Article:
Animal Worship- In the Indus Civilization, pictures of animals like bulls, buffaloes, etc. are found on many postures. From whom it is estimated to be worshiped at that time, some historians believe that the people of Indus worshiped animals like snakes, pigeons, goats, bulls, etc.

Surya worship-
On some mudras, the signs of the sun have been real and the wheel has been found, due to which it is estimated that the people of Sindhu also used to worship the sun.

Tree Worship- In the Indus Civilization, on some seals, Peepal tree goddess or tree deity, etc. are found, in which it is proved that tree worship must have been done at that time. At that time, trees like Neem, Date, Sheesham, Acacia, etc. were worshipped. And the most sacred Peepal tree would have been considered.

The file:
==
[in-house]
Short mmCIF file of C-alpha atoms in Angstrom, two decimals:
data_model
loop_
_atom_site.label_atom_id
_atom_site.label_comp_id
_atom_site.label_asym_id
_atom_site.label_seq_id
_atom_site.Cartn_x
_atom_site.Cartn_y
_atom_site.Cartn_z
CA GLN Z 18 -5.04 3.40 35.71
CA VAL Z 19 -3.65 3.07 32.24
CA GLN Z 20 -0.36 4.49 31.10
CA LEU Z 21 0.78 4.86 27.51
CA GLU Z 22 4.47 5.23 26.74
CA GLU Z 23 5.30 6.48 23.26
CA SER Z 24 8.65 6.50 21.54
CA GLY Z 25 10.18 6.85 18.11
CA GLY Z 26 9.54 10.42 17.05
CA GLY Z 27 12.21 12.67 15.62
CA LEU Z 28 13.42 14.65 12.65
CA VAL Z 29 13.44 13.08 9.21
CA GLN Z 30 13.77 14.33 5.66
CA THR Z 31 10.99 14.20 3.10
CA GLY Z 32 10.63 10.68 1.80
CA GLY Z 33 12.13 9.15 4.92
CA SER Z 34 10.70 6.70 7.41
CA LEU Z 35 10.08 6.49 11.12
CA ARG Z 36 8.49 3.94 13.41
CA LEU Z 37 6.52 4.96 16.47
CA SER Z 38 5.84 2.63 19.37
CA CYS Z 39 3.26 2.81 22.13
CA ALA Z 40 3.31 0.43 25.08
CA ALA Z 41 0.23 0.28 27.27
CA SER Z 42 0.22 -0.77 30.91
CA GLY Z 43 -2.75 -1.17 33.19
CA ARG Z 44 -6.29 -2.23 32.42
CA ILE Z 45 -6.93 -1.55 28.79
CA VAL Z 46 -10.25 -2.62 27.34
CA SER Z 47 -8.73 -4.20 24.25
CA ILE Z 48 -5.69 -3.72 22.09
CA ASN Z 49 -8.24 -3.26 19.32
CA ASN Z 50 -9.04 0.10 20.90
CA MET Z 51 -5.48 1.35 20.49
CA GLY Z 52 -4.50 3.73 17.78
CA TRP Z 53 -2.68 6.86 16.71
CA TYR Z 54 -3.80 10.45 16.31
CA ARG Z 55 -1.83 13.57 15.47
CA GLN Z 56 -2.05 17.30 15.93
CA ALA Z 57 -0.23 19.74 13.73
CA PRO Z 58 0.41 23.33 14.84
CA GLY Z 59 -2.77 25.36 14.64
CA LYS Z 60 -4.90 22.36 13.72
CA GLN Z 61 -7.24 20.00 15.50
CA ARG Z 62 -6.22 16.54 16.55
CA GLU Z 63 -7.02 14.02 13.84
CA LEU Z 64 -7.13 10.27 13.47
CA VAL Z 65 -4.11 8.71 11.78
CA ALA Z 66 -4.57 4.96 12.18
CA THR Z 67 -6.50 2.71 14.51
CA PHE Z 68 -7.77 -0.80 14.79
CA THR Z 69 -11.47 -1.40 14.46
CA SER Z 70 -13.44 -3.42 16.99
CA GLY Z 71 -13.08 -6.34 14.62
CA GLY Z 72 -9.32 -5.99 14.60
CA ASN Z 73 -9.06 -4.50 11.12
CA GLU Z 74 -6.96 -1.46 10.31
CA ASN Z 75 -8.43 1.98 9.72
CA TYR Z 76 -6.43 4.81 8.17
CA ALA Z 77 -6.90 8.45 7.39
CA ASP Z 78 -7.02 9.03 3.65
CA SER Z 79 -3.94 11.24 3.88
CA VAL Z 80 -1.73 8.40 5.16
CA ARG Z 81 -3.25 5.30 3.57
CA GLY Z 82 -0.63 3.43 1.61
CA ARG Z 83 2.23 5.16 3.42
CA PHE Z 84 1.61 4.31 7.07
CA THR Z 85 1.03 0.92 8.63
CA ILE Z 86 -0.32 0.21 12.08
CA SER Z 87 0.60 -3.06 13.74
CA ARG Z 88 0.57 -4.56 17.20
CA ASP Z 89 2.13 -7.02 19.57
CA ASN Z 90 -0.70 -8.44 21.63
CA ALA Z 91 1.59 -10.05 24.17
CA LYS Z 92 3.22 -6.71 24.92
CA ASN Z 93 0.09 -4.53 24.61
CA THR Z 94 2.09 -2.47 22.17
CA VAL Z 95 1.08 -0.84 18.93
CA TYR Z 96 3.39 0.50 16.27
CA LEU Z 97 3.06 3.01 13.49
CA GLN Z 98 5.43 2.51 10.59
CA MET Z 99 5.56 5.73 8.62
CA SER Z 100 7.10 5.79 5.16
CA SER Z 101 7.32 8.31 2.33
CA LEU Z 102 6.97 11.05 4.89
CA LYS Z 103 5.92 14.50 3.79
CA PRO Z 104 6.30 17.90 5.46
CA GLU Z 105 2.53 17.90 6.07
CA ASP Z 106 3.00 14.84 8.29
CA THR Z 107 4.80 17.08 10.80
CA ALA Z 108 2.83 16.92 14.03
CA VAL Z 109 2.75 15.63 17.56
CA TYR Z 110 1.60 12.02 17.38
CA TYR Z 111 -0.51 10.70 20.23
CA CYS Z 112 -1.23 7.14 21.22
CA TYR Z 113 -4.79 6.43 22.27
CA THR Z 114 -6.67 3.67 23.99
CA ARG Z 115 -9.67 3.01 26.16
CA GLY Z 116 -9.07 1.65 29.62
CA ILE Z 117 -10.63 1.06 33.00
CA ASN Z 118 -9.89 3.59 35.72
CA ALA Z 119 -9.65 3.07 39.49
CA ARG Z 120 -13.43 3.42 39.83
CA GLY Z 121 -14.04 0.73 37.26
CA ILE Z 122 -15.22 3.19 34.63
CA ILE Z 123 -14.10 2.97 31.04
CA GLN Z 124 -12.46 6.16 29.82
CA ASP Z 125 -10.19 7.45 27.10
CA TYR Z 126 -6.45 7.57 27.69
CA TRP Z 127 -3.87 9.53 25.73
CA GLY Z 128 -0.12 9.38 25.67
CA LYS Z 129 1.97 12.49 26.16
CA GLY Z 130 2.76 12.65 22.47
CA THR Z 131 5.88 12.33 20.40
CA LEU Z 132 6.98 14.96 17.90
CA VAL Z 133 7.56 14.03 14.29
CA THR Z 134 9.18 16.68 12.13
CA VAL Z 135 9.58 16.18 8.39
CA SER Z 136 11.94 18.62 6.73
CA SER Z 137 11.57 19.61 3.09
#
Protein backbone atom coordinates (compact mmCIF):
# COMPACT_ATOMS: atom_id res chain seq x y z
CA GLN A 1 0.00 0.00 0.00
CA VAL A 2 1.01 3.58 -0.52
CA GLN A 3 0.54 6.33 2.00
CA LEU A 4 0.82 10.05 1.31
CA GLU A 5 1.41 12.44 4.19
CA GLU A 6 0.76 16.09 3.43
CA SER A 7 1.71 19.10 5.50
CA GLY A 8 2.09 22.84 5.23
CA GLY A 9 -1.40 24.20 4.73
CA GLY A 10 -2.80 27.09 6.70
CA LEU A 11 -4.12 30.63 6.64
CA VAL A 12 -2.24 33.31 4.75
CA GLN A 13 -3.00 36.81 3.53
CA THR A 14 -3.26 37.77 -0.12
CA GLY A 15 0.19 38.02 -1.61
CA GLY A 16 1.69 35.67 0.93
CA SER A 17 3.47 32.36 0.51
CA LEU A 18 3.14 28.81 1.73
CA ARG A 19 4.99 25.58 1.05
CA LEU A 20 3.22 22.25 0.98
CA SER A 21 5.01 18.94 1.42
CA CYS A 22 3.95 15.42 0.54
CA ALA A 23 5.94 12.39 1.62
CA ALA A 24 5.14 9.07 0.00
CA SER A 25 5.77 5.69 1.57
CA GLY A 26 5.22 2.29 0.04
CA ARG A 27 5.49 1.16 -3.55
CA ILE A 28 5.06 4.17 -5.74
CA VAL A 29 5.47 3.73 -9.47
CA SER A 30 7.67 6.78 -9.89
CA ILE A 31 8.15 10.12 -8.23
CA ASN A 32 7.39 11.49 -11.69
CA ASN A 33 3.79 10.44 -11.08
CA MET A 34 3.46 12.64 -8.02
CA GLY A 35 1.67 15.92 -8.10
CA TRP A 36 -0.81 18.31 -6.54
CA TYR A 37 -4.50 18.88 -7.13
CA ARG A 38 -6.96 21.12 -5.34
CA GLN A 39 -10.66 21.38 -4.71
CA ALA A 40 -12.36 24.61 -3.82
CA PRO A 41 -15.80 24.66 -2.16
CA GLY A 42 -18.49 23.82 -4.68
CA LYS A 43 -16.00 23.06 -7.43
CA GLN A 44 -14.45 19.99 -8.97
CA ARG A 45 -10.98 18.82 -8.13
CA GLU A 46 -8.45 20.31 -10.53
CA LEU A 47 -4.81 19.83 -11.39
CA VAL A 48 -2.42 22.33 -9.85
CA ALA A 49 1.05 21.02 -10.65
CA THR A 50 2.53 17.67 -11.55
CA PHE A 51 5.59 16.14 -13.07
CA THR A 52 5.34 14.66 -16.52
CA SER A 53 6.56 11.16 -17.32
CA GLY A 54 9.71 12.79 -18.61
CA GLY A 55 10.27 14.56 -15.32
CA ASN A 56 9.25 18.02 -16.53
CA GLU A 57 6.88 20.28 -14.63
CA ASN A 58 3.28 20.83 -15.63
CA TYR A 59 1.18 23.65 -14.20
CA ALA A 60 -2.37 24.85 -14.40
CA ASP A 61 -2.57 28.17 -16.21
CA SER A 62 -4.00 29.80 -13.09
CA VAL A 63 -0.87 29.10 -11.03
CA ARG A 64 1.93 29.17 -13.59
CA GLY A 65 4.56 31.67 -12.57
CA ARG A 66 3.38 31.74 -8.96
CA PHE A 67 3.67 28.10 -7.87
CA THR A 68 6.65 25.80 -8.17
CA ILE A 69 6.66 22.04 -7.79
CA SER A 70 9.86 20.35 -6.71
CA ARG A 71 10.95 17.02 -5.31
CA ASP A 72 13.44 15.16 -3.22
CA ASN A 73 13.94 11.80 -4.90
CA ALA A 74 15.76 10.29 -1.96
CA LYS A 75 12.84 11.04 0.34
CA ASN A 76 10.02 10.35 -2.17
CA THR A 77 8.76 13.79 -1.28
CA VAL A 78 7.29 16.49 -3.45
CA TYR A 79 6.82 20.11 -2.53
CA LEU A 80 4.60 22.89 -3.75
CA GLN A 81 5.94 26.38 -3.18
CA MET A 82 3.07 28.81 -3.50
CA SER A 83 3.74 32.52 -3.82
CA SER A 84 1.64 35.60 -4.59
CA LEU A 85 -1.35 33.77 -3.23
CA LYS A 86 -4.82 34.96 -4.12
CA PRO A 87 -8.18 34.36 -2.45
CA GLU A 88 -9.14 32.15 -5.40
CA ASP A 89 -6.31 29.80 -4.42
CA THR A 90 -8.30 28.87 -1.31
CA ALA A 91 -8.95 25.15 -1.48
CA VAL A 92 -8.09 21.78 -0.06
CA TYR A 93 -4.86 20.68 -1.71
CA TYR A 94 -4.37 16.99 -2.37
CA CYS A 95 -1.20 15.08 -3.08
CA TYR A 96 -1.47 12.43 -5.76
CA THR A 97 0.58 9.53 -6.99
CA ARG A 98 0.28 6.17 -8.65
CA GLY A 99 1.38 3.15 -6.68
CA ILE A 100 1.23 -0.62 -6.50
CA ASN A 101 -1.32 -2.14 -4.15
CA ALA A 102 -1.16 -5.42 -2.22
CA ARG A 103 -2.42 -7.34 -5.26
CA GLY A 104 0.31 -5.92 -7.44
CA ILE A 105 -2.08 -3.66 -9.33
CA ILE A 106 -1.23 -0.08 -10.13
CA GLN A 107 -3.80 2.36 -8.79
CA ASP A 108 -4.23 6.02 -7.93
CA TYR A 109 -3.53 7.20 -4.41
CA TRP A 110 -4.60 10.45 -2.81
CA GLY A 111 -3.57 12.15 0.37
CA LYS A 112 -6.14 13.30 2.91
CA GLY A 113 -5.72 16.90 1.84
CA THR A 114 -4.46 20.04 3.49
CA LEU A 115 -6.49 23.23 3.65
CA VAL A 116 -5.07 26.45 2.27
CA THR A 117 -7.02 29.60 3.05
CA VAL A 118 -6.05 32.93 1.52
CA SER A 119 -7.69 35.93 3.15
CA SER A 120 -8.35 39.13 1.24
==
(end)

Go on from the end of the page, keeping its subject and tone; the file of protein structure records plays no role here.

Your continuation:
River Worship - There is no exact evidence of river worship being done, but seeing the huge bathing planet, the bathing pools, historians are of the opinion that at that time water was worshiped.

Other practices- It is known from the remains of the Indus civilization that like the modern era, they also used incense and fire in worship. There are also indications of singing songs while worshiping, and in addition to the abundance of amulets, some historians say that the Indus people were superstitious.

Dead Rites -
Until some time ago, nothing was available about the Indus civilization dead rites, but in 1946 Harappa excavations discovered that at that time there was a custom of dead in the grave. It is known from the excavations of Mohenjodaro that the Indus residents used to perform the last rites of the deceased in three ways on the basis of religious beliefs-

    1. Purna Samadhi (complete tomb)-
In this, the dead body was buried with many things in the ground and made a samadhi.

    2. Partial Samadhi-